Curriculum choices are ethical decisions that have moral implications. These become apparent every time there’s a debate about, for example, migration, atheism, global warming or the Israel – Palestine conflict. What can be said or not said in such debates? Should we even try to deal with contentious and controversial topics?
And what about things like literary and historical texts? What should be studied in the English literature curriculum or what history should we teach and leave out? Should the novels, plays or textbooks children read reflect a ‘national canon’ or an ‘international perspective’? Should they have a balance of playwrights and historians; female and male; white and minority ethnic? Should they include texts that reflect wide cultural diversity? Should they include for example, Nabokov’s ‘Lolita’ or Shakespeare’s ‘The Merchant of Venice’?
It’s not just subjects like English literature or history that must grapple with moral dilemmas. Imagine a science department that offered ‘intelligent design’ as part of its curriculum. Imagine a history department that included ‘Holocaust denial’ as a legitimate form of historical analysis. I’m not saying one shouldn’t consider or even teach about such contentious or controversial topics under any circumstances, of course not. But the context in which such teaching takes place - the age, maturity and intellectual capacity of the pupils, the level of analysis and criticism – are all clearly ethical decisions with moral implications.
Some things are appropriate for teaching ‘broad brush’ at primary schools, others for detailed knowledge and research at universities.
I met a teacher recently who said she was uncomfortable about teaching Romeo and Juliet to a student whose recent mental health had led her to consider committing suicide. I soon met another young woman, a conservative Muslim as it happens, who found the teaching of the same play to be both a liberating and an enlightening experience for the teenage girls she taught at her school grappling, as some of them were, with issues of ‘arranged’ and ‘forced’ marriage in their community.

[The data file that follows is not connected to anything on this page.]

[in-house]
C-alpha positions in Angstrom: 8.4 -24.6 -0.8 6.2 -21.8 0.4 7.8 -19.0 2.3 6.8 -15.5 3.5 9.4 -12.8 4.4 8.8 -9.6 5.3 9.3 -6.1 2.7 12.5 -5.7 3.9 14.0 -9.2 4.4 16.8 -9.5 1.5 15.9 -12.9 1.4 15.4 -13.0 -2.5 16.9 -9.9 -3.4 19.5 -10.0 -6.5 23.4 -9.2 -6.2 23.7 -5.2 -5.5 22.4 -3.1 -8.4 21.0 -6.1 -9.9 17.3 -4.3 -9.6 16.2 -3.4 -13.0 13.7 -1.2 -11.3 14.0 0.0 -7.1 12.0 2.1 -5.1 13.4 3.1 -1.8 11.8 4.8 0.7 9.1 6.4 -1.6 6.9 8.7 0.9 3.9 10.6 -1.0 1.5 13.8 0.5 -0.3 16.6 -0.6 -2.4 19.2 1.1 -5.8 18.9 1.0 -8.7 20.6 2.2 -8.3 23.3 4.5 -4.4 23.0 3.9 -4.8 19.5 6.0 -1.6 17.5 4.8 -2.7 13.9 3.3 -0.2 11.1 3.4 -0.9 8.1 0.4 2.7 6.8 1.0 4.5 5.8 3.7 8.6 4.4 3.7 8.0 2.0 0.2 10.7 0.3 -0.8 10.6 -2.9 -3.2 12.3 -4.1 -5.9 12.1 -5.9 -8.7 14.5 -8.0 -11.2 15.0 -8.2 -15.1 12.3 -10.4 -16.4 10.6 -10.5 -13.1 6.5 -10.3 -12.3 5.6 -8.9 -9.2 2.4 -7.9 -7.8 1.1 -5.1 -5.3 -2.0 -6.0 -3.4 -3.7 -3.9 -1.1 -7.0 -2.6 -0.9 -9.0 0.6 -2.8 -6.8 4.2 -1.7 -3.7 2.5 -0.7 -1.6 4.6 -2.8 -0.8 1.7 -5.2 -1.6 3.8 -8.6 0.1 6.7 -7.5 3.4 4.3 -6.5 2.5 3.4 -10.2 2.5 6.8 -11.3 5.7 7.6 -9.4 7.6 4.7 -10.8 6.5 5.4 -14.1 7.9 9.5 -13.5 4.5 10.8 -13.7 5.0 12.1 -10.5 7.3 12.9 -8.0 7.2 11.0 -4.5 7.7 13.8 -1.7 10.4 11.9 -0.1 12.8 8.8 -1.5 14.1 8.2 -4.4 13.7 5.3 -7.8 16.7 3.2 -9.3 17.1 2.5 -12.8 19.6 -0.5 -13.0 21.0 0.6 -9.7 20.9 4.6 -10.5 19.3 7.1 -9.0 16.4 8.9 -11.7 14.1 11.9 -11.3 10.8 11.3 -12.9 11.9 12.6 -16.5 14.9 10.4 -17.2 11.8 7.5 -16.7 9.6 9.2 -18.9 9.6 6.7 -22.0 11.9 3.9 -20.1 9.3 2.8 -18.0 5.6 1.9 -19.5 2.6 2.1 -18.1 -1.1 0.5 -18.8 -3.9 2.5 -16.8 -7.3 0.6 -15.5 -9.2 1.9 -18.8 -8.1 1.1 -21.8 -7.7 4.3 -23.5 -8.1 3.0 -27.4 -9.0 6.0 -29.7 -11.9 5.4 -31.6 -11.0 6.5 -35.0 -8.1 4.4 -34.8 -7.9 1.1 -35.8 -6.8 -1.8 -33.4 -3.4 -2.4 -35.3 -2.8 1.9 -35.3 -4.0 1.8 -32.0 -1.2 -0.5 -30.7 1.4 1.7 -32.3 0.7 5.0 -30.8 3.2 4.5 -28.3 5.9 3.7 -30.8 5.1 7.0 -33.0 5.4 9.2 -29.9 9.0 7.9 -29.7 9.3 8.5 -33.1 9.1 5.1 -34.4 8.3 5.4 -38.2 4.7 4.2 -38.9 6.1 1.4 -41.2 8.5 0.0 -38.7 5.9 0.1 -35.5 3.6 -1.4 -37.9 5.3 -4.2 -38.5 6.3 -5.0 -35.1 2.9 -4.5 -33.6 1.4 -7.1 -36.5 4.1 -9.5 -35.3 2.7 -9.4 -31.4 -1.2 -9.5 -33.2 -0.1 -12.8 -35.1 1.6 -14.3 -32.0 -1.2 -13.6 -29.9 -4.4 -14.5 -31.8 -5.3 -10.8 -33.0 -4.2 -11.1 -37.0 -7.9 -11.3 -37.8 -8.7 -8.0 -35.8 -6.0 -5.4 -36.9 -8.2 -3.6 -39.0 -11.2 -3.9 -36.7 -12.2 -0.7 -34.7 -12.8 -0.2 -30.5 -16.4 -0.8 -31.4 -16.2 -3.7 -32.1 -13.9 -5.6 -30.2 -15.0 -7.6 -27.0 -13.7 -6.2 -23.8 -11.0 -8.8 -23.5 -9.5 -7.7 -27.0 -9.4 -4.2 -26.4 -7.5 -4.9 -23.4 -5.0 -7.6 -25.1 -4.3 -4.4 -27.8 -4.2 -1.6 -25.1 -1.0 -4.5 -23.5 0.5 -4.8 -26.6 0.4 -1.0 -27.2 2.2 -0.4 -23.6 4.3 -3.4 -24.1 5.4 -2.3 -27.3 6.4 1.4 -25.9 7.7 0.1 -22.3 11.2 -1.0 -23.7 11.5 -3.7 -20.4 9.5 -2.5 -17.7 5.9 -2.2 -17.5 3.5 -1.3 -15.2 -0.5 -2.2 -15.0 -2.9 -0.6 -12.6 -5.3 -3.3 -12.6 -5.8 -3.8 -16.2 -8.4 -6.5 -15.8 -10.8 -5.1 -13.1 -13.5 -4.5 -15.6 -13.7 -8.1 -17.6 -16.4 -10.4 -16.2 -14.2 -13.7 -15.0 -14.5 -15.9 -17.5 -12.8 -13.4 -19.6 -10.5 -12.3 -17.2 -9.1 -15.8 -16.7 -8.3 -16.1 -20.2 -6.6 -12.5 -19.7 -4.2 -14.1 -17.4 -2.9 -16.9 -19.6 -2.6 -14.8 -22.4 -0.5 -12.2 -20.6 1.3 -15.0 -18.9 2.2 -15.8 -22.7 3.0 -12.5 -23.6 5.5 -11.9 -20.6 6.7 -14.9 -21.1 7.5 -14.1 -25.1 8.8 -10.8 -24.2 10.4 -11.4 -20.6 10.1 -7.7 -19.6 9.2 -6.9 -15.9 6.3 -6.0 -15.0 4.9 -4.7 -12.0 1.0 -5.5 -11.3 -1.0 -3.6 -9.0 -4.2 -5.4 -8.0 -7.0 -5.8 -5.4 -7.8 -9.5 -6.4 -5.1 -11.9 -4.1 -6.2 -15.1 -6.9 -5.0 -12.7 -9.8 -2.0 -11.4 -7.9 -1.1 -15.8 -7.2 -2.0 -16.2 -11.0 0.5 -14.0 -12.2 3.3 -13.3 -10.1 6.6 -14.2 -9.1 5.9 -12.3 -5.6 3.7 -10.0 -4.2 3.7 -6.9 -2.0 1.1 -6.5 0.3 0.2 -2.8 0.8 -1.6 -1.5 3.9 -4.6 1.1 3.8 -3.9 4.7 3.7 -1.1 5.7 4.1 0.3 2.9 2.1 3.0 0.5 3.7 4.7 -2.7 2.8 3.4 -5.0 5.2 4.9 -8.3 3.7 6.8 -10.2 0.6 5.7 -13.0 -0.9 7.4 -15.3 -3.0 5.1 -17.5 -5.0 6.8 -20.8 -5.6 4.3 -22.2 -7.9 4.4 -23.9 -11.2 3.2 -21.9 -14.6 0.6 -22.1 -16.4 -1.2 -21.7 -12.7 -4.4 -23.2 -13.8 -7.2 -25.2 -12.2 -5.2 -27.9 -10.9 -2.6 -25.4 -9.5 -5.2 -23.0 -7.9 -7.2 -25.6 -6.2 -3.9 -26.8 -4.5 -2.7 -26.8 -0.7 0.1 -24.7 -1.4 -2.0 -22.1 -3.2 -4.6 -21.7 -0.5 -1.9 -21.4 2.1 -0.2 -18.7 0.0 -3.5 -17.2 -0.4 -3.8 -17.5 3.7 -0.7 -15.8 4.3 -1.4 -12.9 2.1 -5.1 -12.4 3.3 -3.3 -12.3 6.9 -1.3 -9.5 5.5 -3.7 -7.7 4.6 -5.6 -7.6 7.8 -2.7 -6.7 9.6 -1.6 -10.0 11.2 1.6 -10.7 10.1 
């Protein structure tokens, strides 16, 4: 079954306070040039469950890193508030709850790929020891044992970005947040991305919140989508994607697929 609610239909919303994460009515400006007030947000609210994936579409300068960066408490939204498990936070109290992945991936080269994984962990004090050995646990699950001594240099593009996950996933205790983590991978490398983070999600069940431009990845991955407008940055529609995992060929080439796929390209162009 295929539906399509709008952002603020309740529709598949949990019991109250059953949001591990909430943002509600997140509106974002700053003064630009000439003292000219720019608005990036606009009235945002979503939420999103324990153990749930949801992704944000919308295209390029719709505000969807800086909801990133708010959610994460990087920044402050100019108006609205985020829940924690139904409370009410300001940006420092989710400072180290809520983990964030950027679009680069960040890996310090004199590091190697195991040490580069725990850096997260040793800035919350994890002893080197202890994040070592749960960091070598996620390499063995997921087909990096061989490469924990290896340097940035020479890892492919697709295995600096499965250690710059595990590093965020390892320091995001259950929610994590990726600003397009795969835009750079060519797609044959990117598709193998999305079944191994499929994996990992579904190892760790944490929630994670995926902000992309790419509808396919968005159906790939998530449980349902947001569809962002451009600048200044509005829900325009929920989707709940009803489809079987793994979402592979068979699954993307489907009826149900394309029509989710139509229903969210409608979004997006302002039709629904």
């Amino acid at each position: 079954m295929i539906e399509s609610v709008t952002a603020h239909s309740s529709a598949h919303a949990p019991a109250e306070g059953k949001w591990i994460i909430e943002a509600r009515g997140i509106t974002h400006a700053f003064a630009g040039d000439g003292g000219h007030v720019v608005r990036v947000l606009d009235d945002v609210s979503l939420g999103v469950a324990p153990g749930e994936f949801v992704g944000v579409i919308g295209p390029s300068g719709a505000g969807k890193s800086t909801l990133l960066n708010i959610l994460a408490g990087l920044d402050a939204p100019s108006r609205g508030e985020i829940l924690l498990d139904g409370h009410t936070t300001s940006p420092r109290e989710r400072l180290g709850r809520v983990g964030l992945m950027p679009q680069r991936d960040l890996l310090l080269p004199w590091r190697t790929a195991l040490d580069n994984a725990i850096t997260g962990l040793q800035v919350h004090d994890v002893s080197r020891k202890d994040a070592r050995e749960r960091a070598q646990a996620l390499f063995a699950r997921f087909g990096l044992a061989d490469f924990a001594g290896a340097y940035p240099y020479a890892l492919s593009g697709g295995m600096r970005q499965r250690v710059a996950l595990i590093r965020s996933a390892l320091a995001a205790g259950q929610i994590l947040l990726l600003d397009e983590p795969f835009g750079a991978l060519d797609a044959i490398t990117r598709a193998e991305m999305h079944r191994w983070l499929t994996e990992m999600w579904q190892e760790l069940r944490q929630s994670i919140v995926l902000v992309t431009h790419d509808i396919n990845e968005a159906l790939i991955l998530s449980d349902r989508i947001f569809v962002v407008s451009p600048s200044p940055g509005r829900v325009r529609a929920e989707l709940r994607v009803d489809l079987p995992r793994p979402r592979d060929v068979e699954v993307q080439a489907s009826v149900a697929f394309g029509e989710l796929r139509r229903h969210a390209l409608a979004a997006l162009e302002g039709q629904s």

I greatly value mutual respect, tolerance and free speech as fundamental values (though there are, in my view, legitimate caveats in relation to abuse, threats and incitement) but I do not advocate moral relativism where everyone is assumed to have a justifiable moral standpoint by virtue of having ‘a different opinion’.
Do you want to engage your students in debates about migration, the existence of God or Israel and Palestine? Go ahead. We do not have to respect ideas, but we have to respect people.
This is an extract from Alan Newland’s book: ‘Becoming a Teacher – the legal, ethical and moral implications of entering society’s most fundamental profession’ – available with a 20% discount with the code ‘becoming20’ www.crownhouse.co.uk/becoming-a-teacher